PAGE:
Scientists also are using the same method to study epilepsy in zebrafish. In people, that disease causes seizures. These are inappropriate surges of electrical activity in brain neurons. With the new method, researchers can image every neuron in the brain of a zebrafish to show just what happens during a seizure, Hillman reports. Applied to the fish’s heart, the method can show how the organ develops.
It has even been used in a nontransparent animal, a mouse, to see activity in part of its brain.
Hillman’s group has been working to use a single mirror instead of the 12-sided one from her earlier studies. That and other advances might boost the speed and quality of the 3-D videos she’s making. The group has also agreed to let a company (Leica Microsystems) develop the technology so it can be sold to other laboratories. That way, more researchers can use this tool for research on the brain.
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New neural switches
But that method can’t explain everything happening in a living brain. For instance, suppose certain neurons fire when an animal starts moving. Do those neurons trigger everything that’s necessary for the motion? Or do they just trigger part of it? One good way to test the role of a firing neuron is to watch what changes when you switch it on and off, explains Sarah Stanley. She’s a doctor and neuroscientist at the Icahn School of Medicine at Mount Sinai (a health care system, in New York City). This approach, she explains, is “just like you switch on or switch off a machine to try and work out what it's doing.”
One way to switch the cells on and off is through optogenetics. This technique uses light, or optics, to control what a cell’s genes do. That, in turn, can affect how neurons signal — communicate — with one another.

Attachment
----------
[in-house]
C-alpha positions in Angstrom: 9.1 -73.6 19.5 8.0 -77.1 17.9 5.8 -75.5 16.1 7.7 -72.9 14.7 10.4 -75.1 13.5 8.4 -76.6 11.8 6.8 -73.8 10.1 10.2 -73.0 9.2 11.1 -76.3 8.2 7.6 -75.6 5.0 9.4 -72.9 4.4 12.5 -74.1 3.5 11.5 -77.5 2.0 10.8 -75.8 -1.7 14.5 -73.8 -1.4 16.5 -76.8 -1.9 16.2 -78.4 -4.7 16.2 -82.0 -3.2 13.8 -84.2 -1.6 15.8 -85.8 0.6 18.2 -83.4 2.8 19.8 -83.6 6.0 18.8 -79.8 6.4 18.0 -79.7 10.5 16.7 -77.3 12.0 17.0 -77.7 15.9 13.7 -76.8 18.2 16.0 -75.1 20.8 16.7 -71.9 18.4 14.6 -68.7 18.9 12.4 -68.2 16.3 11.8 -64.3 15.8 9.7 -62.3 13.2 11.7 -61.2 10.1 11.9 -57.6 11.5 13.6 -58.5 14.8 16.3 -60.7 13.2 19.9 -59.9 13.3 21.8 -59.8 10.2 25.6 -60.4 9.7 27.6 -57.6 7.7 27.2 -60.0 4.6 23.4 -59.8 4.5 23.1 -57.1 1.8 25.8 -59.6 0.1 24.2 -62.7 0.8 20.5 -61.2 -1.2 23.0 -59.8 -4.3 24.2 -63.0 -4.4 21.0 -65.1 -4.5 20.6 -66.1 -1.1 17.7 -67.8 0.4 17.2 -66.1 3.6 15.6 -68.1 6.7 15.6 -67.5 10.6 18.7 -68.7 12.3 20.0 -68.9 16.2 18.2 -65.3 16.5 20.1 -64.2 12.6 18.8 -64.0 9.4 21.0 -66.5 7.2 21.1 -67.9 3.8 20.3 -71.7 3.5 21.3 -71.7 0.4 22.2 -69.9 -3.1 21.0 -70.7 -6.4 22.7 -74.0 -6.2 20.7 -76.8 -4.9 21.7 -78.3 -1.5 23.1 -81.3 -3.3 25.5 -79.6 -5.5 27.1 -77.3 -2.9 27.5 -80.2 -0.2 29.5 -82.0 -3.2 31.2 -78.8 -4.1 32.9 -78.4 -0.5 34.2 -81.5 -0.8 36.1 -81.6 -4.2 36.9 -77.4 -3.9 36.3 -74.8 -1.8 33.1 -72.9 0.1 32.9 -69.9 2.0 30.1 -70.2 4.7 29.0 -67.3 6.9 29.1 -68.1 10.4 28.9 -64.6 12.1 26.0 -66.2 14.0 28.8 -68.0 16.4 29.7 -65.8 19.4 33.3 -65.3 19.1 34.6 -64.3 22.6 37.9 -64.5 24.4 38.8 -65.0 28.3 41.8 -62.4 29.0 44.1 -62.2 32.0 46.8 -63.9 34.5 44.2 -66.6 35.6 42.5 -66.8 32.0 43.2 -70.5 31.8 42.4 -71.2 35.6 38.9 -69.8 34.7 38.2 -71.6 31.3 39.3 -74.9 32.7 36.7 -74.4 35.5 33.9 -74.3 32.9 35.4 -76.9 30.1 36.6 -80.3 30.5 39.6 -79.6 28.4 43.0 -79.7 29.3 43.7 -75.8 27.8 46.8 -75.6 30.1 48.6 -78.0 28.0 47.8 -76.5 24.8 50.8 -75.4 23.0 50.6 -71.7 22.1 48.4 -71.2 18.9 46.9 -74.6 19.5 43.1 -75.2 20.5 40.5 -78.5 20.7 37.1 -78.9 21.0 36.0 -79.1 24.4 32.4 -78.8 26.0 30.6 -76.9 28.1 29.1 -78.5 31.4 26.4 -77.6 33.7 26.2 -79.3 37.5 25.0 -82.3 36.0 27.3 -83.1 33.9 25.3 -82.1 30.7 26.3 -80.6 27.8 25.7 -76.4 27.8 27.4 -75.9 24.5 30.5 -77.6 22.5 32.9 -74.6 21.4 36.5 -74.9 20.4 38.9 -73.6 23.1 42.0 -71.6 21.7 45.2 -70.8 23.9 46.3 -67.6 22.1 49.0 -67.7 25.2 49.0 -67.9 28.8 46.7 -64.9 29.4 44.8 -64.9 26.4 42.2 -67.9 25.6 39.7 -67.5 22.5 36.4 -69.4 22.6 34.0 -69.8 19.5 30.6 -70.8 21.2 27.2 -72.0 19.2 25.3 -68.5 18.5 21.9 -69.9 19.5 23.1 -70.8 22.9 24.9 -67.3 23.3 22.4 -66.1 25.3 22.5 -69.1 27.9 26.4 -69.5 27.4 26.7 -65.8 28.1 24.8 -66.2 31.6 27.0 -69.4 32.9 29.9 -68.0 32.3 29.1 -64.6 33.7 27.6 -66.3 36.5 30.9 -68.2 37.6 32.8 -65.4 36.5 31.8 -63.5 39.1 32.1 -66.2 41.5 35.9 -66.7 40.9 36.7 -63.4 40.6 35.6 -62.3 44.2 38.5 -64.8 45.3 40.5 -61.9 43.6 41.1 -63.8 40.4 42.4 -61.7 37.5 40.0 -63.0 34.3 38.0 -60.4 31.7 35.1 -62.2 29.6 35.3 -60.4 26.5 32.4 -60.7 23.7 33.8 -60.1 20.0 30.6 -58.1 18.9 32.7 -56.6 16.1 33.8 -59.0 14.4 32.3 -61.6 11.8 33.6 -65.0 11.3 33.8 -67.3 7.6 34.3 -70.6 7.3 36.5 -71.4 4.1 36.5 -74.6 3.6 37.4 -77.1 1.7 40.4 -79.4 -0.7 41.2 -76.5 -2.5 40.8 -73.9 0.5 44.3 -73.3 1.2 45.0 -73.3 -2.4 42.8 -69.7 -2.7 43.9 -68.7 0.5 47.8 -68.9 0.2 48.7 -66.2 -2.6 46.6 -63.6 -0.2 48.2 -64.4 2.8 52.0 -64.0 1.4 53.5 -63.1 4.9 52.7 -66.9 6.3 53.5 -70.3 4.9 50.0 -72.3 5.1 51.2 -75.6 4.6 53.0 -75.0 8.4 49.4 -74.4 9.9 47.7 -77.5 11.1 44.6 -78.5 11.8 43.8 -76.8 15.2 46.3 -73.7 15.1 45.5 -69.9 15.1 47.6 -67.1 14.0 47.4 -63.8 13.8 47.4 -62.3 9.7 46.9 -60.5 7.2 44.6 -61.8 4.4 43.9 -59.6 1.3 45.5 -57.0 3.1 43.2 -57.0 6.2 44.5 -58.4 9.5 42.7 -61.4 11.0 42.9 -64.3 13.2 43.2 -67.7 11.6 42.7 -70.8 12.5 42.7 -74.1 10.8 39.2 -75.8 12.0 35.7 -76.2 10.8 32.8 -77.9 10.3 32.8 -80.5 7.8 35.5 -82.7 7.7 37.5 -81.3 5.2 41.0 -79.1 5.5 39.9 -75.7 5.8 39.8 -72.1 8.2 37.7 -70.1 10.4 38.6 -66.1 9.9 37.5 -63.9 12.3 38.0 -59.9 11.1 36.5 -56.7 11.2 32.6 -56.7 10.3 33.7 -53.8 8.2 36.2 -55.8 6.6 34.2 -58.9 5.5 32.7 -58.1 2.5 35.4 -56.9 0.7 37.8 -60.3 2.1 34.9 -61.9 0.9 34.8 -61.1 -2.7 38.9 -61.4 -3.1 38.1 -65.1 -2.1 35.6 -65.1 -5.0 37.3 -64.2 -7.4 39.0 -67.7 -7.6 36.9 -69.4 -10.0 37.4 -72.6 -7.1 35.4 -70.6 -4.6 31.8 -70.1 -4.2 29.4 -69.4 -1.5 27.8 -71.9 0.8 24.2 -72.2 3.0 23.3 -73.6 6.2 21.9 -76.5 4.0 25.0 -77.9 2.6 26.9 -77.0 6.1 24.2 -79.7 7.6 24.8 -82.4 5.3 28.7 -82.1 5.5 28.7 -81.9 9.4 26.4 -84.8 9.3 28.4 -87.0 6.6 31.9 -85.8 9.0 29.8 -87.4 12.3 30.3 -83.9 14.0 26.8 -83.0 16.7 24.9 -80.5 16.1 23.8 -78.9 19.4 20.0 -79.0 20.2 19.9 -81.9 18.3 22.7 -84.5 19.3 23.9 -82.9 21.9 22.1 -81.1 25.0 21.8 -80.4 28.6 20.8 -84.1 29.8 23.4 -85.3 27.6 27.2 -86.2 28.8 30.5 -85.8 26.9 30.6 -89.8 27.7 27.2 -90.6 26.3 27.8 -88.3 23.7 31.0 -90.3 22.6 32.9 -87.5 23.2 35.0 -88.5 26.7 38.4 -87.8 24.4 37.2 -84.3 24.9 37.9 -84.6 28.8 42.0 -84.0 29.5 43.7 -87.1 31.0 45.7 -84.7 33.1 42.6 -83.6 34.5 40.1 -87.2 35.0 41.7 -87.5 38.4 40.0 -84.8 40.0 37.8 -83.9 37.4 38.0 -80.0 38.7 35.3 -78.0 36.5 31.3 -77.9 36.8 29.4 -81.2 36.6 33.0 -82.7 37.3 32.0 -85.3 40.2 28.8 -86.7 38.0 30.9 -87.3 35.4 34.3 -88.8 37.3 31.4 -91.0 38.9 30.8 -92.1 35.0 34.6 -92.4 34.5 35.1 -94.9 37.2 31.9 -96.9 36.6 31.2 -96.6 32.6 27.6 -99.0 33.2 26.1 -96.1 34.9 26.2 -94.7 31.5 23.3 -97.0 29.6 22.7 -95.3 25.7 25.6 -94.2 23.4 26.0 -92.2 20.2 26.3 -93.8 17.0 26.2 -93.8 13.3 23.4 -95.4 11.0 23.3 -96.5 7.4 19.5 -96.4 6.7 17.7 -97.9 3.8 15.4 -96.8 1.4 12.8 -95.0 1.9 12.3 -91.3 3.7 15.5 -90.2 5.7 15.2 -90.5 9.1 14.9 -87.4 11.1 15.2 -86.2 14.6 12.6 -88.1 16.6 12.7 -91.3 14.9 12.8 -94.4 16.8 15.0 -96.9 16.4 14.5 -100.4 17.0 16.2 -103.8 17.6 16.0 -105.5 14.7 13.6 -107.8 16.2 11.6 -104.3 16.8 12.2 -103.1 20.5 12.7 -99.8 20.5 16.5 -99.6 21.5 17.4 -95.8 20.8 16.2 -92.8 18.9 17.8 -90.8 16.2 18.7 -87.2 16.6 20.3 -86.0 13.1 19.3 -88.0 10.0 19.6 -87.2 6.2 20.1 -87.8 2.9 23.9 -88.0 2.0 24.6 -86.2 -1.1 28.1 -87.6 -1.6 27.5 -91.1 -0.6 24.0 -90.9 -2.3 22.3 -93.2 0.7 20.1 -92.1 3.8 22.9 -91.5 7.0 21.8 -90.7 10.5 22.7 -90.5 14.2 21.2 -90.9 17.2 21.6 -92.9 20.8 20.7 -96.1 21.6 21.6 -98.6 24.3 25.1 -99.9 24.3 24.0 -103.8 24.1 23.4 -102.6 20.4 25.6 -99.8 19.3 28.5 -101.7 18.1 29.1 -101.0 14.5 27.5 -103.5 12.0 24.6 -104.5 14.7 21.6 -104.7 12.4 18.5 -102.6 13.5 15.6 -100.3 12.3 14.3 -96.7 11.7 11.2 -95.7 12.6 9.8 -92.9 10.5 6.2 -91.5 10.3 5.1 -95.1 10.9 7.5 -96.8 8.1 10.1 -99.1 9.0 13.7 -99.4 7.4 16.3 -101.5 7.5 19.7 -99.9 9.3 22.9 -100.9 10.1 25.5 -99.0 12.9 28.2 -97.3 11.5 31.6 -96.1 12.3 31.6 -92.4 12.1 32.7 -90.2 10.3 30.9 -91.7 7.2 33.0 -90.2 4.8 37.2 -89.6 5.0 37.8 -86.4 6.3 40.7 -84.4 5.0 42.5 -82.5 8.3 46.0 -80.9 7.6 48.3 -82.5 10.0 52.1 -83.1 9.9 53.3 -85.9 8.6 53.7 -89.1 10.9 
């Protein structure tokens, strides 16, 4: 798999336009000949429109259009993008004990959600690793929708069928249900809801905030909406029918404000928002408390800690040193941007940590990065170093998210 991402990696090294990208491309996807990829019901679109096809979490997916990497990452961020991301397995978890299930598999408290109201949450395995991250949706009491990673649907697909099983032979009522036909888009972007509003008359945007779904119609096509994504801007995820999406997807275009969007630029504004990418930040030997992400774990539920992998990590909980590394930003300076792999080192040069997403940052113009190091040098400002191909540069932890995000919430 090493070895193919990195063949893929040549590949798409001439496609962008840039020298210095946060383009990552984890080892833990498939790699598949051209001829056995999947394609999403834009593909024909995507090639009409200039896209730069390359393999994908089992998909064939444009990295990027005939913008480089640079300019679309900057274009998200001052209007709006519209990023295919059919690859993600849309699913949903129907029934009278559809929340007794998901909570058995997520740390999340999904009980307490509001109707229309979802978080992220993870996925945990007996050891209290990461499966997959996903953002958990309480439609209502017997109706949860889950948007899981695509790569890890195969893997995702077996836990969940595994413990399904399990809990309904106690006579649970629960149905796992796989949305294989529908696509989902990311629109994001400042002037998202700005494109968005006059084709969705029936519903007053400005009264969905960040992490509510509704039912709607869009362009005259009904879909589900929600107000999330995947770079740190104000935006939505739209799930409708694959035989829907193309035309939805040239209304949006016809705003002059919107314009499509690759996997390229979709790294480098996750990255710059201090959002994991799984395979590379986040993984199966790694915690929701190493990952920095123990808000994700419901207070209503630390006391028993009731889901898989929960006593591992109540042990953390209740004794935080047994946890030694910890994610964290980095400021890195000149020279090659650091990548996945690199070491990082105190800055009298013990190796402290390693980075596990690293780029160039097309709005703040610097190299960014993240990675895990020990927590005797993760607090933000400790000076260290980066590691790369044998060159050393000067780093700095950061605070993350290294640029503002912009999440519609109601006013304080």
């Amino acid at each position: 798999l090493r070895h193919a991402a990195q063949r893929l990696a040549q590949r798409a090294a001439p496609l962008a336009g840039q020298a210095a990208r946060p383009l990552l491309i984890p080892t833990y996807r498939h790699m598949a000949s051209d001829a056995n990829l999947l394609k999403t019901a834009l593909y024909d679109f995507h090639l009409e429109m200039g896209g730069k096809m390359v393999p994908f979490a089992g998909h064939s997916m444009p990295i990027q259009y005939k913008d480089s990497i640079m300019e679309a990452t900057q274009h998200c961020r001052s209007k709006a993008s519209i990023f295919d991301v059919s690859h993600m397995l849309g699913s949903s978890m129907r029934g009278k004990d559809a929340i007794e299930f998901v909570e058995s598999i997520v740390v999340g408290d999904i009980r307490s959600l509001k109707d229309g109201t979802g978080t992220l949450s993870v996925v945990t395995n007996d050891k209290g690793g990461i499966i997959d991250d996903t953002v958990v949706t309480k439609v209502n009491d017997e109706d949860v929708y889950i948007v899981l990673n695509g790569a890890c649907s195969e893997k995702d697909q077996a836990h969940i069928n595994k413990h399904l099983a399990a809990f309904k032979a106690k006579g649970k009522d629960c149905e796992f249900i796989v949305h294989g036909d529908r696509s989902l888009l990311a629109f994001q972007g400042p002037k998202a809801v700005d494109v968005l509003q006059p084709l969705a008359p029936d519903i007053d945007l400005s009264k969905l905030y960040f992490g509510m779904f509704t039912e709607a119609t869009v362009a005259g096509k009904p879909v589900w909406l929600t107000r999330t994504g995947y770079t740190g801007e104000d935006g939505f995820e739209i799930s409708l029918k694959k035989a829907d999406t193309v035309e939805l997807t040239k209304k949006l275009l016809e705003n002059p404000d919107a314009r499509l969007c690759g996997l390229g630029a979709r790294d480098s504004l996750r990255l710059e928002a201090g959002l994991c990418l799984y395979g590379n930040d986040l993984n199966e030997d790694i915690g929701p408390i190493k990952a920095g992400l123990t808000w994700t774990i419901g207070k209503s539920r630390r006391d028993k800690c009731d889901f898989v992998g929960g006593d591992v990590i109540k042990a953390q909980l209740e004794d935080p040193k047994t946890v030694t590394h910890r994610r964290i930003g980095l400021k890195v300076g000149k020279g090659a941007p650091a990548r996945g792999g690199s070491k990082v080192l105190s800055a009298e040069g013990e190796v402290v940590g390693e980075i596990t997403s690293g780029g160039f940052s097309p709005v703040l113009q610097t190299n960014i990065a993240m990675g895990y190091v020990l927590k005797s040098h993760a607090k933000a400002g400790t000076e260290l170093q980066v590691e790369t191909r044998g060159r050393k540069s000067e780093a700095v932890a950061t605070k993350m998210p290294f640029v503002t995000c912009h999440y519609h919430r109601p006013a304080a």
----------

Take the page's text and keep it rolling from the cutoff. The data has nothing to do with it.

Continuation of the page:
To make it work, researchers must first insert genes into certain neurons in a living animal’s brain. Those genes tell the cells to make unusual proteins. Those proteins act like one-way gates when they encounter certain wavelengths of light. The gates allow charged particles, called ions, to move either into or out of a neuron. If enough ions flow in, that causes an electrical buildup in the cell, and soon this neuron fires. This sends a chemical message across a tiny gap to a neighboring cell.
Once a lab animal’s neurons make the light-sensitive protein, researchers can use light to make the neurons fire or stop firing. To do this, researchers must first get light into an animal’s brain. So usually the animal is connected to a light source. “This can actually cause distress,” says Stanley. And that that might interfere with some behaviors a researcher might want to study, she notes.
She wanted to create switches for neurons that could work without needing a cable to bring light into the brain. Nanoparticles — bits of material just billionths of a meter in size — might solve the problem, she thought.
Stanley knew about a protein called ferritin. It can contain iron nanoparticles. “Metal nanoparticles interact with magnetic fields and radio waves to absorb energy,” she notes. Neither of those triggers needed a cable to deliver it.
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In earlier work, Stanley and other researchers had already injected ferritin nanoparticles into mice. They knew that once energized, nanoparticles could open ion channels so that ions could flow into or out of the cells. But injected nanoparticles only work near the spot they were injected — and they don’t remain there for very long.
Then Stanley’s team had an idea: Get cells to make their own nanoparticles.